How to Clean Silver With a Homemade Cleaning Solution

silver cleaning

The Spruce / Ana Cadena

Project Overview
  • Working Time: 10 - 15 mins
  • Total Time: 20 - 30 mins
  • Skill Level: Beginner
  • Estimated Cost: $5

If you love the look of silver pieces but don't enjoy polishing them to keep them looking their best, there is a DIY cleaning method that doesn't require any elbow grease.

When tarnished silver, salt, baking soda, aluminum foil, and water are combined, a chemical reaction occurs known as ion exchange. During this process, the tarnish on the silver (silver sulfide) is released and becomes aluminum sulfide on the foil. If the silver is tarnished enough, you may see brown or yellowish tarnish flakes on the aluminum foil. The process can be used on sterling silver or silver-plated items.

How Often to Clean Silver

Silver should be cleaned at least once a year, though silver pieces may need to be cleaned more frequently depending on how often you use them and how they are stored. For silver pieces you use or wear daily, cleaning every other month is usually sufficient. Tarnish does not go away on its own and cleaning is easiest if the piece is only slightly dull or tarnished.

Before You Begin


While this cleaning method will remove tarnish, it can also harm your silver by loosening glued areas and removing so much of the patina that ornate patterns are lost. It is not recommended for use with fine silver or tarnished jewelry that is set with gemstones or pearls.

When the silver is added to the cleaning solution, the chemical reaction will create fumes (hydrogen sulfide) that smell like rotten eggs. Be sure to work in a well-ventilated area. You will also be using boiling water so take precautions to prevent accidents.

What You'll Need

Equipment / Tools

  • 1 Aluminum or glass pan large enough to submerge the silver
  • 1 Tea kettle or pot for boiling water
  • 1 Stovetop
  • 1 Microfiber cloth
  • 1 Plastic or wooden tongs


  • 1 Aluminum foil
  • 1 Table salt
  • 1 Baking soda
  • 1 Boiling water



Watch Now: How to Clean Silver Without Chemicals

How to Clean Silver with a Homemade Solution

materials for cleaning silver
The Spruce / Ana Cadena
  1. Line Pan or Dish

    Line the bottom of an aluminum pan or glass baking dish with aluminum foil. You can use a plastic tub but be sure that it will not be damaged by the boiling water.


    If you select a pan that can be placed directly on the stovetop, you can create the cleaning solution, submerge the silver, and heat the water to boiling on the stovetop. This method works best for heavily tarnished items that need to stay in the heated solution for a longer period.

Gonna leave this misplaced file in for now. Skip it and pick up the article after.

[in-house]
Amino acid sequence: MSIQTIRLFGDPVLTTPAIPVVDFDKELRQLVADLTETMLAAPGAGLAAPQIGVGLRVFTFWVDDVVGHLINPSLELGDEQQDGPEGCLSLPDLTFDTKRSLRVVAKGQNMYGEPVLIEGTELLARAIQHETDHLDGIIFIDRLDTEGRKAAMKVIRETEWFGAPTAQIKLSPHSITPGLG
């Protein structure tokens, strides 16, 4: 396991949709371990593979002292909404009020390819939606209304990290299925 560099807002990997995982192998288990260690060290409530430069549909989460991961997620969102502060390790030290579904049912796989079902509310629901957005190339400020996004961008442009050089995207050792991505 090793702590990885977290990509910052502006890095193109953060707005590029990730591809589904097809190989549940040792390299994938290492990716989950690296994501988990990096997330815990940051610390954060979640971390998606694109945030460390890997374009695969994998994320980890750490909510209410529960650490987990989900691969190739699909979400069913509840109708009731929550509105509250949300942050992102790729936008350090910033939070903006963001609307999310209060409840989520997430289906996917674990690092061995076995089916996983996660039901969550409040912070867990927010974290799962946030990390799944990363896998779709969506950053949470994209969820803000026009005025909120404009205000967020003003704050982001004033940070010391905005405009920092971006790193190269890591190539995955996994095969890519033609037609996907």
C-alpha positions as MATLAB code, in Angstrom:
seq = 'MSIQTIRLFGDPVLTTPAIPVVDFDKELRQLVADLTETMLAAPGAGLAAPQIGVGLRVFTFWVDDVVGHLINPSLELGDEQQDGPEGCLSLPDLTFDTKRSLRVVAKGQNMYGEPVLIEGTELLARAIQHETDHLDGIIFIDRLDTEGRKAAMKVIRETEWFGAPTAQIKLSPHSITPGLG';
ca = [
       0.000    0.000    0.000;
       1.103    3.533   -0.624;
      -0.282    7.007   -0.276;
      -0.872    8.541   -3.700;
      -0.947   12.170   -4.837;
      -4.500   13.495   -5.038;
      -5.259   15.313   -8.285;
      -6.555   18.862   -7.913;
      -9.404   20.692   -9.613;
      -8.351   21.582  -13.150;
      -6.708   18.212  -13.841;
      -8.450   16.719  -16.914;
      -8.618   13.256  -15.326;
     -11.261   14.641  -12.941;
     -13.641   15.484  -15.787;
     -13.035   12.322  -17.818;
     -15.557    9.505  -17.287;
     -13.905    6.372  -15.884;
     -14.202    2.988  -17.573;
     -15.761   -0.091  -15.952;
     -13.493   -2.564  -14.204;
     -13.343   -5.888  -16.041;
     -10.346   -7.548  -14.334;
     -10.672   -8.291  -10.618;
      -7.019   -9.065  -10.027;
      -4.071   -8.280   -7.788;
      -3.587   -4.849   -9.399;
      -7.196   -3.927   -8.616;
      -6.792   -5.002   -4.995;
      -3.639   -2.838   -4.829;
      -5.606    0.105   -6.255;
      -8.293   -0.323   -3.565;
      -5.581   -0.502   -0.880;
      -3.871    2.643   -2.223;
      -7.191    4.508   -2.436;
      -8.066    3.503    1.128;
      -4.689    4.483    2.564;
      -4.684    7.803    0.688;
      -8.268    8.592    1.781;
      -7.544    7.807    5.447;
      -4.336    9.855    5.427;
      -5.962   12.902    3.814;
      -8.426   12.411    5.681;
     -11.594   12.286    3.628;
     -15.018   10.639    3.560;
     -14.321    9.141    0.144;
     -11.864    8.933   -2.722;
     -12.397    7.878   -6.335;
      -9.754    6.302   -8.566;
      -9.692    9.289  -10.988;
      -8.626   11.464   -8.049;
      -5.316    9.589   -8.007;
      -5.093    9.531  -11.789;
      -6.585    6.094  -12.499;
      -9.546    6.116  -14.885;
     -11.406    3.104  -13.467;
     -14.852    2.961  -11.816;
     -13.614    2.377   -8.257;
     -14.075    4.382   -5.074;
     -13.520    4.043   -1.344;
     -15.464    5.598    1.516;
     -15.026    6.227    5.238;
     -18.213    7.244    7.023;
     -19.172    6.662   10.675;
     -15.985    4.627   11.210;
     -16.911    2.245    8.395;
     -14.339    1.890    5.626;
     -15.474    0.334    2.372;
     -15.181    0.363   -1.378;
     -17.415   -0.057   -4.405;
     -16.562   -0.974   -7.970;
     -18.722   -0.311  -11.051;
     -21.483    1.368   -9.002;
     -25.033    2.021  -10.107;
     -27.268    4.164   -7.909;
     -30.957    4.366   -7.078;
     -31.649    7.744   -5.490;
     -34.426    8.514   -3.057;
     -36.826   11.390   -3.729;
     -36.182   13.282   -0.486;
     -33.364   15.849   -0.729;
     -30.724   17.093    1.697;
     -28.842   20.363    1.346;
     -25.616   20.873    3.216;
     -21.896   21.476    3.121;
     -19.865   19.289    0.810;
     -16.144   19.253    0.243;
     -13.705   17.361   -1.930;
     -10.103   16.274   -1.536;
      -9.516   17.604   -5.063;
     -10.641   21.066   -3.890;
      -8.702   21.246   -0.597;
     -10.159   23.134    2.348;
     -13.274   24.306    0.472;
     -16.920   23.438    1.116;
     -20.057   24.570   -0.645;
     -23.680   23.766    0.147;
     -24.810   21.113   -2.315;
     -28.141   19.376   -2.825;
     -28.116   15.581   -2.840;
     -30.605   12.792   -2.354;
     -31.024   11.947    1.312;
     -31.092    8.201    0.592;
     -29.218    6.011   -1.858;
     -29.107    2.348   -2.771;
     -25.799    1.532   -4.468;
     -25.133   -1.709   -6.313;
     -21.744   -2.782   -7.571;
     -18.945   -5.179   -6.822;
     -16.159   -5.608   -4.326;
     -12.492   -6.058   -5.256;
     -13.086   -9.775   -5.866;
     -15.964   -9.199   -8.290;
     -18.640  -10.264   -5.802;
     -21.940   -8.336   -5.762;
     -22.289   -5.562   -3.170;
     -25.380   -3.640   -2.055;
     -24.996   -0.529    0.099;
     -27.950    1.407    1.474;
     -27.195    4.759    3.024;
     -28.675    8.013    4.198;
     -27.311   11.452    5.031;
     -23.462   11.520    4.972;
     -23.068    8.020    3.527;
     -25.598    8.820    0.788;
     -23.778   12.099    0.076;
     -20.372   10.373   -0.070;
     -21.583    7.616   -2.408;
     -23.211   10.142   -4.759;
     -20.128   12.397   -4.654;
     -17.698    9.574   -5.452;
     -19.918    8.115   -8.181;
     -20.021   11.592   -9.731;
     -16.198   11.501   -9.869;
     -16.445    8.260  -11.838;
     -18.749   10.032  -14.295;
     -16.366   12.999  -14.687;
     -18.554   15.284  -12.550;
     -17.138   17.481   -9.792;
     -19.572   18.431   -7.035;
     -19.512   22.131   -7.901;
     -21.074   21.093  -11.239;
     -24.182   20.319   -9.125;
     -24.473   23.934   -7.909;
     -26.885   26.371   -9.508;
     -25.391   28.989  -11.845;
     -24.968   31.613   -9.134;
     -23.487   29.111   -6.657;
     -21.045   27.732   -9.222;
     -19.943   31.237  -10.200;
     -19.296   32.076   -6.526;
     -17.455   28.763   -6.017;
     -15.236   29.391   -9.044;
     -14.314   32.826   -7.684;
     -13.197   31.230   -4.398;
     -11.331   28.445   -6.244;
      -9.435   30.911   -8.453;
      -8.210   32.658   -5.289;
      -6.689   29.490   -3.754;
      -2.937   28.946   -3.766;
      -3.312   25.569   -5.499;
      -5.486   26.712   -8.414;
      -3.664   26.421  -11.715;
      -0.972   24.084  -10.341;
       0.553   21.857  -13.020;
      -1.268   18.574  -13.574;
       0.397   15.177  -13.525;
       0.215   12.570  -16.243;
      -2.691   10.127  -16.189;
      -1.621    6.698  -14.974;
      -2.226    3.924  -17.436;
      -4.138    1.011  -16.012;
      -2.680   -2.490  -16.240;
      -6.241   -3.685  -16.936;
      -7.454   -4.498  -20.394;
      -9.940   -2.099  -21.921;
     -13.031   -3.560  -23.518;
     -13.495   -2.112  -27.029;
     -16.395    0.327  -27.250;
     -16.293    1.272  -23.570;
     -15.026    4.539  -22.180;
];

2. Add the Silver

    Place your silver pieces on top of the aluminum foil. Make sure they are touching the aluminum foil but the pieces themselves should not touch each other.

    dropping silver pieces into the water
    The Spruce / Ana Cadena 
  3. Create the Cleaning Mixture

    Sprinkle two tablespoons of table salt and two tablespoons of baking soda into the container.

    adding baking soda to the basin of water
    The Spruce / Ana Cadena 
  4. Add the Boiling Water

    Pour enough boiling water into the pan to completely cover the silver.

    filling a container lined in foil with water

     The Spruce / Ana Cadena

  5. Soak the Silver

    After a few minutes, turn over the silver pieces using a wooden or plastic utensil (tongs work best) so that as many surfaces of the item touch the foil as possible.

    Allow the silver to soak for two to three minutes on each side. Soak as long as five minutes for heavily tarnished items. If the water cools down during this process, add more hot water and refresh the baking soda and salt.

    letting the silver soak
    The Spruce / Ana Cadena
  6. Remove, Rinse, and Buff the Silver

    Remove the silver items, being careful not to drag them across the foil. Rinse them with fresh water and buff dry with a lint-free microfiber cloth.

    carefully removing silver items
    The Spruce / Ana Cadena 

Tips to Keep Your Silver Clean Longer

  • Don't be afraid to use your silver jewelry and silverware—silver that's used more often tends to tarnish less.
  • Store all silver items in a cool, dry place. Higher humidity increases the likelihood of tarnishing.
  • When storing silver, keep it free from moisture by wrapping it in acid-free tissue or fabric that deters tarnish, such as unbleached cotton, silver cloth, or tarnish-resistant flannel.
  • Use chalk or silica bags in the storage area to help absorb moisture that can speed tarnish development.
  • For a quick polish, make a paste of baking soda and water. Dip a soft cloth in the paste and gently rub it on the silver. Keep moving to a clean area of the cloth as tarnish is transferred. Rinse well and dry the silver with a microfiber cloth.
Originally written by
Erin Huffstetler

Erin Huffstetler is a frugal living expert who has been writing for over 10 years about easy ways to save money at home.

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  1. Finishing Techniques in Metalwork. Philadelphia Museum of Art